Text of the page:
Author: Perez, Liliana
Forest ecological systems are constantly changed by natural disturbances such as insect infestations, fires and diseases among others. These events can result in tree mortality over areas of several thousand hectares. In western Canada, including the province of British Columbia, extensive outbreaks of mountain pine beetle (MPB) have been occurring during the last decade, raising concerns about the health of these forests and the ability to deal with these issues. For this reason, the development of forest insect infestation models has become an active research topic for scientist from many different disciplines, and geography is not apart from this issue. The insect disturbance phenomenon is a complex process that is inherently linked to space and time. Interactions between insects such as the MPB and the forest ecosystem display a wide variety of complex system properties. Accordingly, complex landscape patterns of tree mortality emerge from interacting MPB individuals that act at local host tree levels. Complex systems theory modeling approaches such as cellular automata (CA) and agent-based modeling (ABM), allow simulations of spatial interactions, which can describe the ecological context in which insect populations spread. The objective of this research is to develop and implement several spatio-temporal modeling approaches that are based on the integration of complex systems theory, swarming intelligence (SI) and geographic information systems (GIS). In particular, this dissertation introduces novel modeling approaches for generating forest patterns emerging from MPB disturbance. MPB behaviours observed in nature are simulated using SI algorithms that depict their indirect communication, collective behaviour and self-organized aggregation in a forest ecosystem. Thesis findings demonstrate that forest patterns of MPB disturbance can be realistically depicted and simulated when collective aggregation behaviour of MPB, forest structure and spatial dynamics within the system are considered and analyzed simultaneously. Approaches are implemented in the context of MPB disturbance in British Columbia, Canada. This dissertation presents novel contributions to the study of the dynamic changes of forest cover resulting from forest insect infestations by means of complex systems theory, swarming intelligence and GIS. The thesis main contributions are in the fields of GIScience, Landscape Ecology, Environmental Resource Management and Geography.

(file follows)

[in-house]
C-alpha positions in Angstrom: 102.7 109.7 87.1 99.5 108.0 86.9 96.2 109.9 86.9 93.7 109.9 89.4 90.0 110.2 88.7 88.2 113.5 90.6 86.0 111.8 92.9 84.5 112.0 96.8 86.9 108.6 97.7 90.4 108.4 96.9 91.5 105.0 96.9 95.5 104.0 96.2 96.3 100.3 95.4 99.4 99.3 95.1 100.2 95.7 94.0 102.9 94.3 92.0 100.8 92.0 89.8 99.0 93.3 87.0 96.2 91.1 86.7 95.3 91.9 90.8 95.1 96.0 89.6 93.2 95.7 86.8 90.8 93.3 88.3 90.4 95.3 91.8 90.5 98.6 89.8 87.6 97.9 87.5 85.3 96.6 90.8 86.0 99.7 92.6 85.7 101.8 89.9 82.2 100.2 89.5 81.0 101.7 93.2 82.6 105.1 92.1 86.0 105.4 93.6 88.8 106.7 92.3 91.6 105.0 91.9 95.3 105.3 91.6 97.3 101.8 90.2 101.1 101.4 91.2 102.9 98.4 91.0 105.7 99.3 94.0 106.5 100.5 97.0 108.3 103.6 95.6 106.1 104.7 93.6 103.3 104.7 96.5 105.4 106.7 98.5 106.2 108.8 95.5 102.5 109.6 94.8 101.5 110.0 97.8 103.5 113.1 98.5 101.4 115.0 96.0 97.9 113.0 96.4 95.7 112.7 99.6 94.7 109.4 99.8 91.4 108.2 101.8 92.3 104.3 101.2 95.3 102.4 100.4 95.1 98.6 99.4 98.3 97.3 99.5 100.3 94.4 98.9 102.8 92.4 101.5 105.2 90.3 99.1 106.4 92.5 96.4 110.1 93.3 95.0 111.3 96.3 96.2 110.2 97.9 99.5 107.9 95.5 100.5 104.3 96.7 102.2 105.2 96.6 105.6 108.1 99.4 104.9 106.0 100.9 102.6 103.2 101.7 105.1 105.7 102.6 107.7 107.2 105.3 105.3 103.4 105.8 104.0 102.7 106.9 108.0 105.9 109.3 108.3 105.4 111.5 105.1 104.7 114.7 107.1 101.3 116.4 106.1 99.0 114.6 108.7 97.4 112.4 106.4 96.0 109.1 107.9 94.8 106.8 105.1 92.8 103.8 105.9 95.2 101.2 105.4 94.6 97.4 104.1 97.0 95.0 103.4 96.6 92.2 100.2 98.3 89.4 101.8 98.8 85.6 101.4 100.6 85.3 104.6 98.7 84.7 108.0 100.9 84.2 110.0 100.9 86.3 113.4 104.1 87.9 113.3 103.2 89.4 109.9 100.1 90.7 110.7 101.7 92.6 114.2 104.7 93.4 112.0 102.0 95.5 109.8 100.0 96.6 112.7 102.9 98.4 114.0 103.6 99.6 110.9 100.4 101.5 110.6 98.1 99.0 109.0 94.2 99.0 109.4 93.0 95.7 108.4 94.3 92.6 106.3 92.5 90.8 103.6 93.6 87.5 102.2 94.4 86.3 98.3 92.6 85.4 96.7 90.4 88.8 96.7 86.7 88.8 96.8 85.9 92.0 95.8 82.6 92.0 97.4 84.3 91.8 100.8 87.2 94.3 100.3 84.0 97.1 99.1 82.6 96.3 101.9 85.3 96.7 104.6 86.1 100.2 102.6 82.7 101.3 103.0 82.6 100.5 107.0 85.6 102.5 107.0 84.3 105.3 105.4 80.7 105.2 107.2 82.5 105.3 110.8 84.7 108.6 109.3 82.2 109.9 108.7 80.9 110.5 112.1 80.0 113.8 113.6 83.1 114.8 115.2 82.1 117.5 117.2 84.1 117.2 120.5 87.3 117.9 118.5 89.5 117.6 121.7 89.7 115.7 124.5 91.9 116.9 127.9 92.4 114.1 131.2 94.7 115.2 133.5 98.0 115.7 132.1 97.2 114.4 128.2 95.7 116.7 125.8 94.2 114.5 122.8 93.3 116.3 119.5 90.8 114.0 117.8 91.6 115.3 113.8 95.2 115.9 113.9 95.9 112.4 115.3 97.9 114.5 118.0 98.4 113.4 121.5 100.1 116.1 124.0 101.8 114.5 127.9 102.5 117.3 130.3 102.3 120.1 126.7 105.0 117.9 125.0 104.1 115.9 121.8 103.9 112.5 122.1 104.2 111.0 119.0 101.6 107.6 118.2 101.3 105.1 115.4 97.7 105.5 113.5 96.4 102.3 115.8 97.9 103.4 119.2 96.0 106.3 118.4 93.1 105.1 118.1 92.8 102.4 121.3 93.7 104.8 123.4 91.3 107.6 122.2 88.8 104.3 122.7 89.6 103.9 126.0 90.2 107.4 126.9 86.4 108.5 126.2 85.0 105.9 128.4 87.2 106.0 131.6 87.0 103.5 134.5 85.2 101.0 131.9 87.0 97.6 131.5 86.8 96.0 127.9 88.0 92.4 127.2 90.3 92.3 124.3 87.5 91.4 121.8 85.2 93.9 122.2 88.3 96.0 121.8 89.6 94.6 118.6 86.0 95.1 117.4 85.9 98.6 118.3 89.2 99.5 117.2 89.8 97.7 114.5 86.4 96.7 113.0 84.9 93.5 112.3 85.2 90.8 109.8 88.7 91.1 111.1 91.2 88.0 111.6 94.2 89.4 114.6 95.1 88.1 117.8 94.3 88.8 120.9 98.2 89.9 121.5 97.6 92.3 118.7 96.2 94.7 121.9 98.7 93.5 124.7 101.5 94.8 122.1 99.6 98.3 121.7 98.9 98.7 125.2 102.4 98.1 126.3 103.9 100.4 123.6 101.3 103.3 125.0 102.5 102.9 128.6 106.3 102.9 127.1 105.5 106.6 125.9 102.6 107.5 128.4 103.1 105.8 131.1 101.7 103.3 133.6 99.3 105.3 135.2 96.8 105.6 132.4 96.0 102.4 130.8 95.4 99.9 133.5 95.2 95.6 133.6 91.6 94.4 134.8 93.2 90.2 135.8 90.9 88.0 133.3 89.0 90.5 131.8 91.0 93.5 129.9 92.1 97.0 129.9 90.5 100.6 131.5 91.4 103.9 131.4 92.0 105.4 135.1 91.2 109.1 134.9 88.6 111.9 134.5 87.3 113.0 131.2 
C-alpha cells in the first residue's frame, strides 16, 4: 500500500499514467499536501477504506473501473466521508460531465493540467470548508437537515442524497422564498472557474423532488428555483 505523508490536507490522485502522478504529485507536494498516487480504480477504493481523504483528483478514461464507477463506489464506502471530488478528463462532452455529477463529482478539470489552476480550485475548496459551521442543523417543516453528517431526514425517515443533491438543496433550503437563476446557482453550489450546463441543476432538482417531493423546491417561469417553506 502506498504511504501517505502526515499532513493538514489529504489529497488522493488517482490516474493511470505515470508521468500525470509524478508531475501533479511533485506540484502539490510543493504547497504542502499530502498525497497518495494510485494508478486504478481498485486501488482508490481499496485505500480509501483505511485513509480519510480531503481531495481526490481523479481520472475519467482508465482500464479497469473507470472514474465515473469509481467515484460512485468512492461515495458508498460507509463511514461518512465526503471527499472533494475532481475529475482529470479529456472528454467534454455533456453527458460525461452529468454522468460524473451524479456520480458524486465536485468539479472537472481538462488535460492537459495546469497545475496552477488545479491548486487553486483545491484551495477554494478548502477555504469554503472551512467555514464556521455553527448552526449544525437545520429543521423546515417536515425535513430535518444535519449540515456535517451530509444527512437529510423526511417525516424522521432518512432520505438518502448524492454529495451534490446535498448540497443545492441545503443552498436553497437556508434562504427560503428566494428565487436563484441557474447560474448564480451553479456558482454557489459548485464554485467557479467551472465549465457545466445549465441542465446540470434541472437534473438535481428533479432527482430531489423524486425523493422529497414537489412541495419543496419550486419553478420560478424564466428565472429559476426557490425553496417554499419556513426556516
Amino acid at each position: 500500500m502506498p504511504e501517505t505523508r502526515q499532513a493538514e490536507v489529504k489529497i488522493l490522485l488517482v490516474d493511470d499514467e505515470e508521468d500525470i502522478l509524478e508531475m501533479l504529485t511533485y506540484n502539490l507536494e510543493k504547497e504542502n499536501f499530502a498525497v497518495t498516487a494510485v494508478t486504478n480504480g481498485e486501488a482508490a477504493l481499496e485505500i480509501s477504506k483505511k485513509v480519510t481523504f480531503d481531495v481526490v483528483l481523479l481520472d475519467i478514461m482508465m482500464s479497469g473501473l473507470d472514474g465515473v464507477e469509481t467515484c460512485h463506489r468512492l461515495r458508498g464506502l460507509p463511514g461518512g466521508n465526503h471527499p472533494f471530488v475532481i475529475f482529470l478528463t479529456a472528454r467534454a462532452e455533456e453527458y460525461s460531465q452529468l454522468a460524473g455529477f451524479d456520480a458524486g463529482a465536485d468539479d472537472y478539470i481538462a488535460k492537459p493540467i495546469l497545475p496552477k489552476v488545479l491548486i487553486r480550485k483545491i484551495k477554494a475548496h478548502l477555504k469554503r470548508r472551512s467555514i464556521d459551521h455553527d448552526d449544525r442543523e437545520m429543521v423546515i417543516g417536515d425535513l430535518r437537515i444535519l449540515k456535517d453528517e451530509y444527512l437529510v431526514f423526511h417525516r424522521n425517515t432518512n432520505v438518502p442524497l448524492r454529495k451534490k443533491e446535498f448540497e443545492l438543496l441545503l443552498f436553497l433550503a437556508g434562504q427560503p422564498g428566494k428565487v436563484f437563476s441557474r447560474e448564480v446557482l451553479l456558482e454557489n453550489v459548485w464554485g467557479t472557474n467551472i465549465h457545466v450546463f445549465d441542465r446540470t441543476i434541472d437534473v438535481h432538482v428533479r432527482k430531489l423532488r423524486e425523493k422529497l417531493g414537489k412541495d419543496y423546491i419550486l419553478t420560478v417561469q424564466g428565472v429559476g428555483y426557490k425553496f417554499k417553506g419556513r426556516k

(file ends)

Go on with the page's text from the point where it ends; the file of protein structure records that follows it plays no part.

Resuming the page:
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Thesis advisor: Dragicevic, Suzana
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